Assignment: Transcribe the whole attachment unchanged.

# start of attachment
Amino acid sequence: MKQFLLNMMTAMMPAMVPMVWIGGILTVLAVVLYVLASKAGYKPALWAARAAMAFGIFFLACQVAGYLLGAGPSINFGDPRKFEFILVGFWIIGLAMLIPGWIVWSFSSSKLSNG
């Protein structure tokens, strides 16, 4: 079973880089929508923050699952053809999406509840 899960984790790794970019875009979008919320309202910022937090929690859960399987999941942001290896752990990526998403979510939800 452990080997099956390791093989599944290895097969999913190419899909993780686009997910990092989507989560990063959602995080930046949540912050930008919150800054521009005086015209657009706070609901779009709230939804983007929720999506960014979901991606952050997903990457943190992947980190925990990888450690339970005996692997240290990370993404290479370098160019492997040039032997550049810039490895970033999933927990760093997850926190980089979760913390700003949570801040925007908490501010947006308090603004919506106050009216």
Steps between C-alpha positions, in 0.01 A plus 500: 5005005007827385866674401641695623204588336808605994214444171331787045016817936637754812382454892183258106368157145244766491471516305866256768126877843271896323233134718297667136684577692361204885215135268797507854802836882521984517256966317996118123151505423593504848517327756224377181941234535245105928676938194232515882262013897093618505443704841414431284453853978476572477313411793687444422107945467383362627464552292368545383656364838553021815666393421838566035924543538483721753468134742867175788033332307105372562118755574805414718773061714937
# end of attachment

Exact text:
Amino acid sequence: MKQFLLNMMTAMMPAMVPMVWIGGILTVLAVVLYVLASKAGYKPALWAARAAMAFGIFFLACQVAGYLLGAGPSINFGDPRKFEFILVGFWIIGLAMLIPGWIVWSFSSSKLSNG
């Protein structure tokens, strides 16, 4: 079973880089929508923050699952053809999406509840 899960984790790794970019875009979008919320309202910022937090929690859960399987999941942001290896752990990526998403979510939800 452990080997099956390791093989599944290895097969999913190419899909993780686009997910990092989507989560990063959602995080930046949540912050930008919150800054521009005086015209657009706070609901779009709230939804983007929720999506960014979901991606952050997903990457943190992947980190925990990888450690339970005996692997240290990370993404290479370098160019492997040039032997550049810039490895970033999933927990760093997850926190980089979760913390700003949570801040925007908490501010947006308090603004919506106050009216």
Steps between C-alpha positions, in 0.01 A plus 500: 5005005007827385866674401641695623204588336808605994214444171331787045016817936637754812382454892183258106368157145244766491471516305866256768126877843271896323233134718297667136684577692361204885215135268797507854802836882521984517256966317996118123151505423593504848517327756224377181941234535245105928676938194232515882262013897093618505443704841414431284453853978476572477313411793687444422107945467383362627464552292368545383656364838553021815666393421838566035924543538483721753468134742867175788033332307105372562118755574805414718773061714937